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Date:   Mon, 8 Aug 2022 14:34:20 -0700
From:   Florian Fainelli <>
To:     Tim Harvey <>
Cc:     Sean Anderson <>,
        netdev <>, u-boot <>,
        Device Tree Mailing List <>
Subject: Re: ethernet<n> dt aliases implications in U-Boot and Linux

On 8/8/22 14:28, Tim Harvey wrote:
> On Mon, Aug 8, 2022 at 2:19 PM Florian Fainelli <> wrote:
>> On 8/8/22 12:57, Sean Anderson wrote:
>>> Hi Tim,
>>> On 8/8/22 3:18 PM, Tim Harvey wrote:
>>>> Greetings,
>>>> I'm trying to understand if there is any implication of 'ethernet<n>'
>>>> aliases in Linux such as:
>>>>           aliases {
>>>>                   ethernet0 = &eqos;
>>>>                   ethernet1 = &fec;
>>>>                   ethernet2 = &lan1;
>>>>                   ethernet3 = &lan2;
>>>>                   ethernet4 = &lan3;
>>>>                   ethernet5 = &lan4;
>>>>                   ethernet6 = &lan5;
>>>>           };
>>>> I know U-Boot boards that use device-tree will use these aliases to
>>>> name the devices in U-Boot such that the device with alias 'ethernet0'
>>>> becomes eth0 and alias 'ethernet1' becomes eth1 but for Linux it
>>>> appears that the naming of network devices that are embedded (ie SoC)
>>>> vs enumerated (ie pci/usb) are always based on device registration
>>>> order which for static drivers depends on Makefile linking order and
>>>> has nothing to do with device-tree.
>>>> Is there currently any way to control network device naming in Linux
>>>> other than udev?
>>> You can also use systemd-networkd et al. (but that is the same kind of mechanism)
>>>> Does Linux use the ethernet<n> aliases for anything at all?
>>> No :l
>> It is actually used, but by individual drivers, not by the networking
>> stack AFAICT:
>> git grep -E "of_alias_get_id\((.*), \"(eth|ethernet)\"\)" *
>> drivers/net/ethernet/broadcom/genet/bcmmii.c:           id =
>> of_alias_get_id(dn, "eth");
>> drivers/net/ethernet/samsung/sxgbe/sxgbe_platform.c:    plat->bus_id =
>> of_alias_get_id(np, "ethernet");
>> drivers/net/ethernet/stmicro/stmmac/dwmac-loongson.c:   plat->bus_id =
>> of_alias_get_id(np, "ethernet");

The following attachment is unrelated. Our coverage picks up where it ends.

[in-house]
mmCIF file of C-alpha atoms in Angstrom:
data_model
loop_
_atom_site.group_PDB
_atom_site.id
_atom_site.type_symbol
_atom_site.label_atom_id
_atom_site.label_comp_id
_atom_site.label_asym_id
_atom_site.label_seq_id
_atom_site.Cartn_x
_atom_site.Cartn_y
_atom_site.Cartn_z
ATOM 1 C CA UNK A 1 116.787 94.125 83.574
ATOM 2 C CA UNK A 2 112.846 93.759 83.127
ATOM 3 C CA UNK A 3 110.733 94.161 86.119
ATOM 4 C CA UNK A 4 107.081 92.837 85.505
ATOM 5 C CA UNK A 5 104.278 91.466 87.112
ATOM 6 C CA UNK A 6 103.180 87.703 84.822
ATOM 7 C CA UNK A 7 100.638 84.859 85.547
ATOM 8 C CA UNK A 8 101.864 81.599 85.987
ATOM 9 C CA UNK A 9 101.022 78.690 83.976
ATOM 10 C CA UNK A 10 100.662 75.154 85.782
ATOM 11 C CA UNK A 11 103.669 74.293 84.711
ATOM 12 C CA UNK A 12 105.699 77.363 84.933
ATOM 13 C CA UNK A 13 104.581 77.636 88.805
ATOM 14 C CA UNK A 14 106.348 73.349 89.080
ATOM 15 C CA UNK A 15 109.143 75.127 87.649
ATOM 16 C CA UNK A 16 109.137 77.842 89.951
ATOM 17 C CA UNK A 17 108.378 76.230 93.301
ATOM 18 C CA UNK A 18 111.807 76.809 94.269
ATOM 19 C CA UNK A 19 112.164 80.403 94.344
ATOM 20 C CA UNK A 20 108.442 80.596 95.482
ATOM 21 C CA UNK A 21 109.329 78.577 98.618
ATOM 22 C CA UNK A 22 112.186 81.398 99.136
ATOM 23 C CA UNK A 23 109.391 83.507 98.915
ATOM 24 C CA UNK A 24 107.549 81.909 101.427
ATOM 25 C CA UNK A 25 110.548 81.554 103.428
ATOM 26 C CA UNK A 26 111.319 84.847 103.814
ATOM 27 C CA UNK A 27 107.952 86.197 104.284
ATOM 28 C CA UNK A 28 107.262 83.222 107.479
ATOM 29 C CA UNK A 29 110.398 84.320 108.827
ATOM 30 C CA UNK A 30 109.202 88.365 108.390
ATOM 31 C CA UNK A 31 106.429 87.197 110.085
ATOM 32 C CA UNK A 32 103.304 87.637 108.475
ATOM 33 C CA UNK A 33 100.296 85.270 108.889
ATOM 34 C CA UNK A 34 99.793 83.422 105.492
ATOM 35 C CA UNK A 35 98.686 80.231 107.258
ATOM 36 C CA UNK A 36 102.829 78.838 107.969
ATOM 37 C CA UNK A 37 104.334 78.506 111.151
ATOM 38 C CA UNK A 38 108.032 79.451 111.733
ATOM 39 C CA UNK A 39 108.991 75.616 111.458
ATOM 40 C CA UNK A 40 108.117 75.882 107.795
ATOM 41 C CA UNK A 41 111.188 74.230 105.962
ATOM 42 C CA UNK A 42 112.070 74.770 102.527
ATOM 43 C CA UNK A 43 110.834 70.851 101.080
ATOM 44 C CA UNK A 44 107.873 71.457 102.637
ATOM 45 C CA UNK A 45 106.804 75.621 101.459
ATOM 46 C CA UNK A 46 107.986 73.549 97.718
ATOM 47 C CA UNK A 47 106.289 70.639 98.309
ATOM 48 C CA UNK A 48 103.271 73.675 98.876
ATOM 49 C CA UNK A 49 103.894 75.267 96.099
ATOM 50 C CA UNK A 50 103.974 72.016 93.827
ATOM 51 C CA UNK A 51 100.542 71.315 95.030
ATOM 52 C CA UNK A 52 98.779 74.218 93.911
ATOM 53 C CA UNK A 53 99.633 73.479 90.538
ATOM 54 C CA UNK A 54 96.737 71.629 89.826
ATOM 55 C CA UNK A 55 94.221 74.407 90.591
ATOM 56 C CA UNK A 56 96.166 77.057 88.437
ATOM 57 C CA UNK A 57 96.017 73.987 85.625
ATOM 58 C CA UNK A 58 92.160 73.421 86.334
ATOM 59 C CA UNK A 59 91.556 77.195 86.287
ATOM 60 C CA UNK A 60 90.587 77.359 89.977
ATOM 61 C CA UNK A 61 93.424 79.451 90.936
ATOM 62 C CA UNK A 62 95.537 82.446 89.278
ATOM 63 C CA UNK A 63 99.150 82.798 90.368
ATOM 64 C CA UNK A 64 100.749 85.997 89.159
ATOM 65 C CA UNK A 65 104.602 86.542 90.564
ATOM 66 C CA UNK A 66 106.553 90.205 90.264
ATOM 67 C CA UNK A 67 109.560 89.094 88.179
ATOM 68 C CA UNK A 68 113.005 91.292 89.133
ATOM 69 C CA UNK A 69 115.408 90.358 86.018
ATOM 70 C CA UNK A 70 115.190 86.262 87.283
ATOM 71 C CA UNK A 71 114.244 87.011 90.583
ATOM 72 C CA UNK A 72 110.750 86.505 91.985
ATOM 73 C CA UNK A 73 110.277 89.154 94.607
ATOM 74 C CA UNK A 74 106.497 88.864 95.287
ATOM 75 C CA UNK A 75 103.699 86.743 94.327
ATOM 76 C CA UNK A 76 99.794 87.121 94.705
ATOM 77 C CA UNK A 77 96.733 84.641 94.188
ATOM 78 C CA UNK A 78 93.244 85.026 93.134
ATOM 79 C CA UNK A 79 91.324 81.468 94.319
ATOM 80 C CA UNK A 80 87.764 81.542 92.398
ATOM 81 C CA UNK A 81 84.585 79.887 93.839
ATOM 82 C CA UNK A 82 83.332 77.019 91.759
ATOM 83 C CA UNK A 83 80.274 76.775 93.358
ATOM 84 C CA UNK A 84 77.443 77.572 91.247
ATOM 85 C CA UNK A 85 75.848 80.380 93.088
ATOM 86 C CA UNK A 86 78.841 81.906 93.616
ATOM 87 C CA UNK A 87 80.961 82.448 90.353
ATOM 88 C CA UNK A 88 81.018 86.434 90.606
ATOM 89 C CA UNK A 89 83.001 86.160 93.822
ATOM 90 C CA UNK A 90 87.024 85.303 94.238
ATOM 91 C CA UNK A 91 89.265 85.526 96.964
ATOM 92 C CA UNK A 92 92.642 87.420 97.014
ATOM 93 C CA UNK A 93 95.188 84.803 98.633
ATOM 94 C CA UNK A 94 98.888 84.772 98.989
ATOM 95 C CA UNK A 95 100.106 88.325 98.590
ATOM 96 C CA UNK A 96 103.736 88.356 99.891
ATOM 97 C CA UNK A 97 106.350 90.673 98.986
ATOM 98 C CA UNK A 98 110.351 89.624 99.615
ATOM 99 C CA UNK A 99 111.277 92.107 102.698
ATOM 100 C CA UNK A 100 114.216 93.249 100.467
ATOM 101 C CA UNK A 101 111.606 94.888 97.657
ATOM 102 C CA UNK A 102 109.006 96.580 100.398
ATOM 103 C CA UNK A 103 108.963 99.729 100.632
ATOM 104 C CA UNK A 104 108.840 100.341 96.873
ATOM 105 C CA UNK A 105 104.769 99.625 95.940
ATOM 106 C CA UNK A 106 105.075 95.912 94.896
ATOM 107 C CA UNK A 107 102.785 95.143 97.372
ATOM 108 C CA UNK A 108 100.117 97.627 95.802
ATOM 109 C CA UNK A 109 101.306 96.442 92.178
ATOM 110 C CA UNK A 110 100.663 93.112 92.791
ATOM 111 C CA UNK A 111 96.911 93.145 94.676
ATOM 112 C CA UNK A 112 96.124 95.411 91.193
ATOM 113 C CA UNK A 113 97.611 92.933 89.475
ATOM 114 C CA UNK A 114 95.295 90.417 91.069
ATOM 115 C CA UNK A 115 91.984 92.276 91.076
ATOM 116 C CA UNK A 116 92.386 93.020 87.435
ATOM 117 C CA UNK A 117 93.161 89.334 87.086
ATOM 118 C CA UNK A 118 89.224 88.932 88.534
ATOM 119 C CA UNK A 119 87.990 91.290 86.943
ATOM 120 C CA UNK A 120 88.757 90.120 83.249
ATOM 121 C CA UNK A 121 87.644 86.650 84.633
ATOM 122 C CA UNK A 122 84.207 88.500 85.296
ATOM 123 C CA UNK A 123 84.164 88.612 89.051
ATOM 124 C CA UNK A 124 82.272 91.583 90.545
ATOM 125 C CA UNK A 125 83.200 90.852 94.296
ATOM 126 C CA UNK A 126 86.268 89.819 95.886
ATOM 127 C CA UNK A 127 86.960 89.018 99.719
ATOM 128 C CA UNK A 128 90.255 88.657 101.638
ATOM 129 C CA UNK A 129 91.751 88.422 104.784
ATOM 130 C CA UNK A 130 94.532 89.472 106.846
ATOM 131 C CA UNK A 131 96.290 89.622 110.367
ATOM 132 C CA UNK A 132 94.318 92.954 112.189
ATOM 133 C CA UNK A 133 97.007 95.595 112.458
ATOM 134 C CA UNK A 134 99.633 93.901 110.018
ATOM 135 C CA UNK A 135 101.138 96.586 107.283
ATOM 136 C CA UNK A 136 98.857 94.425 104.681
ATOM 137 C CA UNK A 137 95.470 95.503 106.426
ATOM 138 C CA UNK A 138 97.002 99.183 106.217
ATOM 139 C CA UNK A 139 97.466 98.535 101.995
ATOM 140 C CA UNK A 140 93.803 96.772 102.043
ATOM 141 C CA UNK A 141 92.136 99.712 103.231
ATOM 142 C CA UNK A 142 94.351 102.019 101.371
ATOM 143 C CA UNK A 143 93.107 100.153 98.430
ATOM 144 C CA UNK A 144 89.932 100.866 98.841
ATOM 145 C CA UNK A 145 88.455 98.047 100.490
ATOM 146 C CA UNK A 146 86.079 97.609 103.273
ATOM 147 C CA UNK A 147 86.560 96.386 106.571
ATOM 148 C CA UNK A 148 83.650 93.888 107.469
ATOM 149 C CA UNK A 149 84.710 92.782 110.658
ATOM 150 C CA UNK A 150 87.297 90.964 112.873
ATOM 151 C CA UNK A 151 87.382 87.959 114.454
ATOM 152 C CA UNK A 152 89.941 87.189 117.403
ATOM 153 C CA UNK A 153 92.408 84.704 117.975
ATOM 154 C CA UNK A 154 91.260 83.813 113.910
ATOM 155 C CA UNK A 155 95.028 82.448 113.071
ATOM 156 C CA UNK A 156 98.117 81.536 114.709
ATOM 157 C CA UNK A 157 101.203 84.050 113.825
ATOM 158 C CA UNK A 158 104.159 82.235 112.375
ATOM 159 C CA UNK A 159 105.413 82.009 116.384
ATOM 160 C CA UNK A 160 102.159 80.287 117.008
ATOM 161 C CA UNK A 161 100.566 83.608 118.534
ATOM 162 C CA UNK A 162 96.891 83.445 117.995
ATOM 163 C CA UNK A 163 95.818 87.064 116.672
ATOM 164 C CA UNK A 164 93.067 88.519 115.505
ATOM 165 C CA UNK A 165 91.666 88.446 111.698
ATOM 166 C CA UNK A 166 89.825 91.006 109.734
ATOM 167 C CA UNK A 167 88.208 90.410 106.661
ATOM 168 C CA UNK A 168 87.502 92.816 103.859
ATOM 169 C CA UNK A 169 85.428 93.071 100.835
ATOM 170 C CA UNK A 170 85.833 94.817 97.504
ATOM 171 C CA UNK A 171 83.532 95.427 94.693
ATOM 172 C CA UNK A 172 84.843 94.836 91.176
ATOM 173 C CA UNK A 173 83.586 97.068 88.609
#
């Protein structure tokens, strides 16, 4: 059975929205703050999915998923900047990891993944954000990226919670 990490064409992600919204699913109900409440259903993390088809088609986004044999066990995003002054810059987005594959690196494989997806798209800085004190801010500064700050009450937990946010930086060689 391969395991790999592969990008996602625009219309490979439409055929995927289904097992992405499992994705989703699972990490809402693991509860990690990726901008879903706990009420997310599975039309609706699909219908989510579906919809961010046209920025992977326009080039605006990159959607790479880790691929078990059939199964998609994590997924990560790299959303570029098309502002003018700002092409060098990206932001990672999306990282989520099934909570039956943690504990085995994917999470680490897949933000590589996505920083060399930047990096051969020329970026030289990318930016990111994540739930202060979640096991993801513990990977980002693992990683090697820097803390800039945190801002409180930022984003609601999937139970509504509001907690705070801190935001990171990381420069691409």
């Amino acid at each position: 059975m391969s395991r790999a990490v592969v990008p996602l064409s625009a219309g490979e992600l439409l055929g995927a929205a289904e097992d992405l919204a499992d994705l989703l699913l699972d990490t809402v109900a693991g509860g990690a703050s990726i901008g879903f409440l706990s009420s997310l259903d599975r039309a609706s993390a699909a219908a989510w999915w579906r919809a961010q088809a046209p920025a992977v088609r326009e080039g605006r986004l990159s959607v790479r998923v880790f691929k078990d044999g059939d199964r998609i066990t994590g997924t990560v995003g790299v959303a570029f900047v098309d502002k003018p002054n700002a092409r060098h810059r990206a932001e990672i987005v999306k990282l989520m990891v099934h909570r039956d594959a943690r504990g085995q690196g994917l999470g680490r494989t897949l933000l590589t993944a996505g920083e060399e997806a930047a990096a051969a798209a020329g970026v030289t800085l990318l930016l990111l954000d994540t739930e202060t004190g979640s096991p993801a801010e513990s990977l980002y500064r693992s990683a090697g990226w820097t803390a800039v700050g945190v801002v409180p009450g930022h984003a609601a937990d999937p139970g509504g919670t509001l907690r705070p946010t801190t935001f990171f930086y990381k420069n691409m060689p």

>> drivers/net/ethernet/stmicro/stmmac/stmmac_platform.c:  plat->bus_id =
>> of_alias_get_id(np, "ethernet");
>> There were discussions about using that alias to name ethernet network
>> devices in the past (cannot quite point to the thread), the current
>> consensus appears to be that if you use the "label" property (which was
>> primed by DSA) then your network device will follow that name, still not
>> something the networking stack does for you within the guts of
>> register_netdev().
> Right, I recall several discussions and debates about this.
> I did find a few references:
> - failed attempt at using dt for naming:
> - systemd predicatable interface names:
> I do find it odd that for DSA devices the port names are defined in dt
> yet the cpu uplink port can not be.

There is no network interface created for the CPU port on the switch 
side, and the other network device (named the DSA conduit) is just a 
conduit, so its name does not matter so much except for making sure that 
it is brought up before the DSA ports that are dependent upon it and 
that can be resolved via "ip link show (the interface after the '@'). It 
matter even less nowadays that it gets brought up automatically by any 
of the user facing ports of the DSA switch:

> The issue I was trying to work through is an IMX8MP board which has
> IMX8MP FEC as the cpu uplink port to a GbE switch and IMX8MP EQOS as
> an additional GbE. In this case the FEC enumerates first becoming eth0
> and the EQOS second becoming eth1. I wanted to make the EQOS eth0 as
> it is the first RJ45 on the board physically followed by
> lan1/lan2/lan3/lan4/lan5. While I can do this in U-Boot by controlling
> the aliases for fec/eqos the same doesn't work for Linux so it's not
> worth doing as that would add user confusion.

None of that should matter in Linux anymore however, the names of the 
Ethernet controller(s) connected to your switch have no significance, 
see above.

> I have never liked the idea of using systemd to deal with network
> interface re-naming as that's just another dependency where embedded
> Linux users typically want to strip things down to the bare minimum.

Fair enough.

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